What’s going on with prices in Poblado?

I get asked this question a lot by our investors, “what do you think is going to happen with prices in Poblado over the next 10 years”?  I don’t have a crystal ball but it’s actually not difficult to predict the future of Medellin’s wealthiest and most exclusive district of 400,000 inhabitants.  In short, new supply is down, demand is way up and it doesn’t take an economist to tell us that probably means prices will continue to rise at least the rate that they have in the past.

Over the last 10 years much of the large scale commercial and residential development in Medellín was focused on El Poblado.  Here’s just a short list of some of the major landmarks that weren’t here 10 years ago that today we just take for granted:

SantaFé Mall
San Fernando Plaza
El Tesoro Shopping Park
– Calle 4 Sur Bridge
Ciudad del Rio
The MAMM (Museum of Modern Art)
La Strada
– Milla de Oro
One Plaza

And these buildings are just a drop in the bucket compared to the hundreds of high rise residential towers and dozens of infrastructure works, bridges, over/underpasses, street widening, etc., that have been completed in Poblado over the last 10 years as well.

However in late 2014, Medellin city planning made a series of decisions in the zoning guidelines that affects all new development throughout Medellin over the period of 2015-2027 (thousands of pages of material and maps here if you’re interested).

To sum it up in English, Medellín city hall in December 2014 declared Poblado, “done” as I wrote about back then in the sense that Poblado is a now dense, mature market and future development while not discouraged is clearly not as desired as it was in the past.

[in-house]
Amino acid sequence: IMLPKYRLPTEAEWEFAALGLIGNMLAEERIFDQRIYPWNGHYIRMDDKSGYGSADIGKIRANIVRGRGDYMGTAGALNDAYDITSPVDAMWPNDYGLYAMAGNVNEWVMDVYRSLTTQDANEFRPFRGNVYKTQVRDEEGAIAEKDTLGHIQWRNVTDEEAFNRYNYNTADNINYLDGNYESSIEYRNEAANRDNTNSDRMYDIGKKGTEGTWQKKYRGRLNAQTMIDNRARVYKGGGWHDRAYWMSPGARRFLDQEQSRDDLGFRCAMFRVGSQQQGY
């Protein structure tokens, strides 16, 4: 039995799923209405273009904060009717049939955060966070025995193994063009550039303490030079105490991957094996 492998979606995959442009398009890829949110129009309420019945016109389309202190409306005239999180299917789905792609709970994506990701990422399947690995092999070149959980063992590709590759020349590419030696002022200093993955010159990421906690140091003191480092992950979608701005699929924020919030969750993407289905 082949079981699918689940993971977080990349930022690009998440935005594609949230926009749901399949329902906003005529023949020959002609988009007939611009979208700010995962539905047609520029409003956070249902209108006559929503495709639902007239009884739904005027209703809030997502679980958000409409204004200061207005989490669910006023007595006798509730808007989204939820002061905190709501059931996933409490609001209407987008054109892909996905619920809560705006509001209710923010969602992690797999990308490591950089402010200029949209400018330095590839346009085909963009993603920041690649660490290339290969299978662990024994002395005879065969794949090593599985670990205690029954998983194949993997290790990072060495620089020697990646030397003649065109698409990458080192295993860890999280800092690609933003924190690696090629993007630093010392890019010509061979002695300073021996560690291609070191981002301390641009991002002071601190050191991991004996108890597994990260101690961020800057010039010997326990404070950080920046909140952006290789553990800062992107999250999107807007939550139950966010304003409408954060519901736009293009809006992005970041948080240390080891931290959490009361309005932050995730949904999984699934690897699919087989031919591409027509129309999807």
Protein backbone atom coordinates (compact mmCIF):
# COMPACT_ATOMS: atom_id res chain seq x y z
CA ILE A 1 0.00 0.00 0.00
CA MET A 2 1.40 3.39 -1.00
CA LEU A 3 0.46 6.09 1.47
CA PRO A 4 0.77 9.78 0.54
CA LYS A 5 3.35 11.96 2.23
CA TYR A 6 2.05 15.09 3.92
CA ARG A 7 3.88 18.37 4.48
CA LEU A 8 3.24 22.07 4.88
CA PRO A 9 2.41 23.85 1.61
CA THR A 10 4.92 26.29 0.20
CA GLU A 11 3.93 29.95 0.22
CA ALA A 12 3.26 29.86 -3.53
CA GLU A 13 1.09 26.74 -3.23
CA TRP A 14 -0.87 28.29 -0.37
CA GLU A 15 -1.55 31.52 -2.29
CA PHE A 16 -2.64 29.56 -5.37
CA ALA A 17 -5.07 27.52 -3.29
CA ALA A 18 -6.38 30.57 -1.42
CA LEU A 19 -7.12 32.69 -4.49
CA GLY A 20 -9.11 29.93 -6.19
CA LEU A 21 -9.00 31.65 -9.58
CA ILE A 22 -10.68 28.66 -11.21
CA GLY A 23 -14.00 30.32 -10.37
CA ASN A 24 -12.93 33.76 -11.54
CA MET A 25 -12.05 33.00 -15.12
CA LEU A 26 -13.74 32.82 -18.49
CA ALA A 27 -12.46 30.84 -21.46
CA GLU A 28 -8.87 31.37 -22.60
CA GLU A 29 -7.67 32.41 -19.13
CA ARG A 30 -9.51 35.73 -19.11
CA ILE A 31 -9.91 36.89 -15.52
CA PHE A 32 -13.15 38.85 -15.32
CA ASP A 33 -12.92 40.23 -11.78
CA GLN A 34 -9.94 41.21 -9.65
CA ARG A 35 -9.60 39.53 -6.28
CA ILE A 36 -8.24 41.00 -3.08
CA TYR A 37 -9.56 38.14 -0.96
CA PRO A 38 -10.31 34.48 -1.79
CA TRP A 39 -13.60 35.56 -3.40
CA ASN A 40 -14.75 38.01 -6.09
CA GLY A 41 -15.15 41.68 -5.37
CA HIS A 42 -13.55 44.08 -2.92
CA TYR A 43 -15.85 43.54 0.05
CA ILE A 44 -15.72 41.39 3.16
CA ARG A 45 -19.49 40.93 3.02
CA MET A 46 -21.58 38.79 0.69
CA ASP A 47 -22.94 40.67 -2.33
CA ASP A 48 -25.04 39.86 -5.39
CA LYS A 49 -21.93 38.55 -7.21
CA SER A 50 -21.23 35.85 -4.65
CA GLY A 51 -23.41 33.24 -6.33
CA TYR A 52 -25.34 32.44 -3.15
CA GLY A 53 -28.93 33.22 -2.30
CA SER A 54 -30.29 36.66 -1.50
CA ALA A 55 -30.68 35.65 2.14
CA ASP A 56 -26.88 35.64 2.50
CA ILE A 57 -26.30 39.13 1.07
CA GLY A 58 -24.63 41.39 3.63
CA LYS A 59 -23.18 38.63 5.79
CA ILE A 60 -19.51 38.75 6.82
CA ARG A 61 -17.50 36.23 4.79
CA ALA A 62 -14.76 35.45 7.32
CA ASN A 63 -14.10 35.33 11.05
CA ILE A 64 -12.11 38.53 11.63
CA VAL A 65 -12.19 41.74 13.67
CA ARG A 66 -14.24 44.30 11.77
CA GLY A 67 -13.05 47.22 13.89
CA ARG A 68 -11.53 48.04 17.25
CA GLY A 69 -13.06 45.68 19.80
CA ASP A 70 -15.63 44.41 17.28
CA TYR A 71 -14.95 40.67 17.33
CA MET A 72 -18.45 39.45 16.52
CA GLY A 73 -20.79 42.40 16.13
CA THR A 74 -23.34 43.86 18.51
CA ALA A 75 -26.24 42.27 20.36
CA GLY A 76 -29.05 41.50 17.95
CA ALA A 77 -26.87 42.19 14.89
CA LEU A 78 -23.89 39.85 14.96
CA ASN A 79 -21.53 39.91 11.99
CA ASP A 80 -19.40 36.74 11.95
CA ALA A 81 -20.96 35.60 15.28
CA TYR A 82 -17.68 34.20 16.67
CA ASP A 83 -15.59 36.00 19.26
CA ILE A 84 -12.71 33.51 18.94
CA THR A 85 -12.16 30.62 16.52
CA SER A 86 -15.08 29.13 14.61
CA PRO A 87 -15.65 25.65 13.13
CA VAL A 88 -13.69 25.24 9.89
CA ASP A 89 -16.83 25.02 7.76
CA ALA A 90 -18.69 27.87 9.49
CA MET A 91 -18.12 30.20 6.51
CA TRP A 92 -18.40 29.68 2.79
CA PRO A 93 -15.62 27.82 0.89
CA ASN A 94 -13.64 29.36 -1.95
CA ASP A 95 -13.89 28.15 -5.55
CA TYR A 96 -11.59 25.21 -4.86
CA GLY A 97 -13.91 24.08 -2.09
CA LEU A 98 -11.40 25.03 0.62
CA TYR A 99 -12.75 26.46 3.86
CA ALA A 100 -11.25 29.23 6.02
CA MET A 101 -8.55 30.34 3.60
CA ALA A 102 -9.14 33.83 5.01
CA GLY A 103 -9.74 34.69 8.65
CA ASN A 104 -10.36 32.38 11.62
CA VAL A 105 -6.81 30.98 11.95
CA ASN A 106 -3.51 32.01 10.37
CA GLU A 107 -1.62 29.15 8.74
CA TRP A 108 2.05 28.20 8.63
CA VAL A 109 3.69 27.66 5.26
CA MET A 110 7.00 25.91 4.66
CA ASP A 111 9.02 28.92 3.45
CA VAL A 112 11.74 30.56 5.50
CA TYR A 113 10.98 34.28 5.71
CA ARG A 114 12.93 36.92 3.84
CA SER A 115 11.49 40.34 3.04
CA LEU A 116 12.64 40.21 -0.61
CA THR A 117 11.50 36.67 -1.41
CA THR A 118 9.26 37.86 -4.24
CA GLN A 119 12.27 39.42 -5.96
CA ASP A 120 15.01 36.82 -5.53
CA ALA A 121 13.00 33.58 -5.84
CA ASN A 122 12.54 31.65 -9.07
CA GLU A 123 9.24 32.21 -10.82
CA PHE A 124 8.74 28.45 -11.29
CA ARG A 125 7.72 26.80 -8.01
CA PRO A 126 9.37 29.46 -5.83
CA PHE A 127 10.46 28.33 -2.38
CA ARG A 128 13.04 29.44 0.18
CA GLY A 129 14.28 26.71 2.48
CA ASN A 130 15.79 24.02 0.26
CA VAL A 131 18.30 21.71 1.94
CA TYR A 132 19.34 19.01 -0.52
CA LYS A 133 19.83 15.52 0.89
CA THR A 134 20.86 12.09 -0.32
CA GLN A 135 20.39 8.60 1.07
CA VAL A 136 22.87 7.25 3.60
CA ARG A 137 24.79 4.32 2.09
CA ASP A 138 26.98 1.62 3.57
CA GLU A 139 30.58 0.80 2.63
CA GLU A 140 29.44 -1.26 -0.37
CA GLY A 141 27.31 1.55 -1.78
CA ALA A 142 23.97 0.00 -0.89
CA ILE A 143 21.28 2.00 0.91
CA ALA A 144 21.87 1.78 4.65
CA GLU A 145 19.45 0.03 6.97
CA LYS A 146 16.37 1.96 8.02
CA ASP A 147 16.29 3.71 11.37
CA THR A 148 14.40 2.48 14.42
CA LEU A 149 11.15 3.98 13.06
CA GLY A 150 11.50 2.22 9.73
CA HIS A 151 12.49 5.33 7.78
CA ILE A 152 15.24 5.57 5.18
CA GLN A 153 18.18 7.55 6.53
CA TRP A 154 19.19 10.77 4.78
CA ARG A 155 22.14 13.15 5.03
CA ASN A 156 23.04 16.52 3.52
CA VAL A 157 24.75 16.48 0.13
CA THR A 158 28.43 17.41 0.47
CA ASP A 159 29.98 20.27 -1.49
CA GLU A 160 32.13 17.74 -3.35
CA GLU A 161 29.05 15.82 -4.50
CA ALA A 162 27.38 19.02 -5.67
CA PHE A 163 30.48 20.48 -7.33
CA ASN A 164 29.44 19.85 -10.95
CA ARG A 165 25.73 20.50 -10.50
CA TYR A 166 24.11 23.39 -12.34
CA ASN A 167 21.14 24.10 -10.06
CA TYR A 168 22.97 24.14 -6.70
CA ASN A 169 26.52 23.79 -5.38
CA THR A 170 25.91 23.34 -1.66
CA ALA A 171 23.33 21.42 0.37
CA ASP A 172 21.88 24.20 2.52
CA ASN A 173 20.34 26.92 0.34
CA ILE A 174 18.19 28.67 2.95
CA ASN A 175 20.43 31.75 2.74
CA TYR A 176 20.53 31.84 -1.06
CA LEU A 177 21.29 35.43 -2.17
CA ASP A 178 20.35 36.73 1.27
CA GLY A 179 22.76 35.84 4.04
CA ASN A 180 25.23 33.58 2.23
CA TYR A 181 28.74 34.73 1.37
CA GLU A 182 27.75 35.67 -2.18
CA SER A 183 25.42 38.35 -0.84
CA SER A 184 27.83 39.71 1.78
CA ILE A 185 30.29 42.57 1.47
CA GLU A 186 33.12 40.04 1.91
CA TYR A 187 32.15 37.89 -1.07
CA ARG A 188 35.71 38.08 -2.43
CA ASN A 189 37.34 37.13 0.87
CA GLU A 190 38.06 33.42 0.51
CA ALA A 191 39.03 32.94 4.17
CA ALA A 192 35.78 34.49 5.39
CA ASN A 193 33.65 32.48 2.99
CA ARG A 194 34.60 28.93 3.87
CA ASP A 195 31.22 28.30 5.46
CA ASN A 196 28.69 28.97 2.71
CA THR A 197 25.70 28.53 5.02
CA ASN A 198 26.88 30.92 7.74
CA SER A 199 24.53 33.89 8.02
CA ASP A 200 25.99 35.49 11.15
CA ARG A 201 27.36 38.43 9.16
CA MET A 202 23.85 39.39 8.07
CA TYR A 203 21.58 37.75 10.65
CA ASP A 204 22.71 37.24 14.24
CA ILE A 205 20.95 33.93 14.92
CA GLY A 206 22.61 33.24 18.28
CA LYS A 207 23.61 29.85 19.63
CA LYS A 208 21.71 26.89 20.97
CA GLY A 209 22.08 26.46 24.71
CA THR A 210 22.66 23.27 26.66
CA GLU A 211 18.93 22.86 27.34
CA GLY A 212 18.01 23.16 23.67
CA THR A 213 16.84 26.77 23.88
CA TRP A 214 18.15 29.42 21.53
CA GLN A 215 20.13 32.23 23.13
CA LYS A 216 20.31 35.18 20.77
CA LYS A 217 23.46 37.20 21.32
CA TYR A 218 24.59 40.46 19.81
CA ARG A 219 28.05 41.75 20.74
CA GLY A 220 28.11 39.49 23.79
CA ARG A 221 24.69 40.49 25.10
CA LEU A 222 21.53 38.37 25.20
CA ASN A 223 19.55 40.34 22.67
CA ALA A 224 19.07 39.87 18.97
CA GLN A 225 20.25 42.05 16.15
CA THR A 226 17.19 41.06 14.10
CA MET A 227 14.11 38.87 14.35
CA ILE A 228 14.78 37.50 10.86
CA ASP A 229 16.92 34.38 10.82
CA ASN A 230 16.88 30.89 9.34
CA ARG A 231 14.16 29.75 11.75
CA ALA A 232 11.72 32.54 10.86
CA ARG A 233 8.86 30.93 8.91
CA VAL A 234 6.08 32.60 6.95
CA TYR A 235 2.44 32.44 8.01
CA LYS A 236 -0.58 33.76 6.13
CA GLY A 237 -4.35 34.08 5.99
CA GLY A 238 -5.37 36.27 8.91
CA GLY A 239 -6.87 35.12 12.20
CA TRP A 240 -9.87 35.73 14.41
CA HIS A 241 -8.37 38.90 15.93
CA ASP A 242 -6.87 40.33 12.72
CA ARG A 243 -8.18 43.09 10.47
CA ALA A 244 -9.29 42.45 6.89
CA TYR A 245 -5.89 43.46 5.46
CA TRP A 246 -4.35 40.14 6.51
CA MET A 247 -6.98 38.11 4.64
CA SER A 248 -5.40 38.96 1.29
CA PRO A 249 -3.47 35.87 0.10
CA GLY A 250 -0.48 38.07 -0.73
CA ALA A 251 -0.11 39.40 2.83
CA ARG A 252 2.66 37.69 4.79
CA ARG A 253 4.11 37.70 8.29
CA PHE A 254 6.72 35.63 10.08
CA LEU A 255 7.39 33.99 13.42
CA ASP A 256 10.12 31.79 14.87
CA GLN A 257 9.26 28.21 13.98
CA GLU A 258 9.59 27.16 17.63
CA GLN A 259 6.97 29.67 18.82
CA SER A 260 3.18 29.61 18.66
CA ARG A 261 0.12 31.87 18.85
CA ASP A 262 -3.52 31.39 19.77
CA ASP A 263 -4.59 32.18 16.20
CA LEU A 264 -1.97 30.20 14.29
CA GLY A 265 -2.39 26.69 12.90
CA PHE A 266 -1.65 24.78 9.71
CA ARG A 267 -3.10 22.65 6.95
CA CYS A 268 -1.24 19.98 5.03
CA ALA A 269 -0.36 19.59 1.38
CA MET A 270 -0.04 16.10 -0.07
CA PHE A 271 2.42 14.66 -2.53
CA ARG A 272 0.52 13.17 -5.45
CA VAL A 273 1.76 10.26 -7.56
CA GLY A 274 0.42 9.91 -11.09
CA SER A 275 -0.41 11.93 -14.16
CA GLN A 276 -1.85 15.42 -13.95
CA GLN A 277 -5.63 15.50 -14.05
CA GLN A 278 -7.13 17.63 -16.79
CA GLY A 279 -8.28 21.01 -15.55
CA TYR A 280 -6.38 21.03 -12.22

You see, the more you build anywhere the more stress you put on local infrastructure and there is a cost/benefit of that development related to the tax base that at some point doesn’t make sense.  We hit that in Poblado over the last few years and one product of that is the FONVALMED tax levy that residents of Poblado were hit with in 2014 to pay for all the extra infrastructure and services.  It’s also true that more infrastructure and easier mobility means higher desirability and therefore higher real estate values so the vast majority of Poblado residents understand the tax as a necessary evil.

New construction permits in Poblado are now very hard to come by.  Where you could once build 50 apartments you can now maybe build 30, once 15 floors is now 10, maximum parking spaces per apartment unit is now 1.5.  Combined with new regulations for building circulation, higher taxes on developers, mandatory dual fire exits, and rising prices of the lots you can actually build on and it’s harder and harder to make the numbers work.  In some respects we need to see prices rise further yet in order to justify the costs of launching a new development in Poblado on the few remaining bits of land that haven’t been built on.

This is precisely why you’ve seen the construction booms in Sabaneta, upper-Envigado, Belen and Bello over the last few years.  Poblado is now home to less than 10% of new development in the metro Medellin area and I expect that number to drop in coming years further crimping new supply to the market.

Demand for Poblado is not decreasing however, not among locals, foreigners, business people nor tourists.  Poblado is still where most people want to be in Medellin both as residents and investors.  So in summary, to consult the future of property values in El Poblado, one could continue their research here.

Signing off in search of the next project,

Brad Hinkelman – [email protected]

Founder/Owner – Casacol SAS

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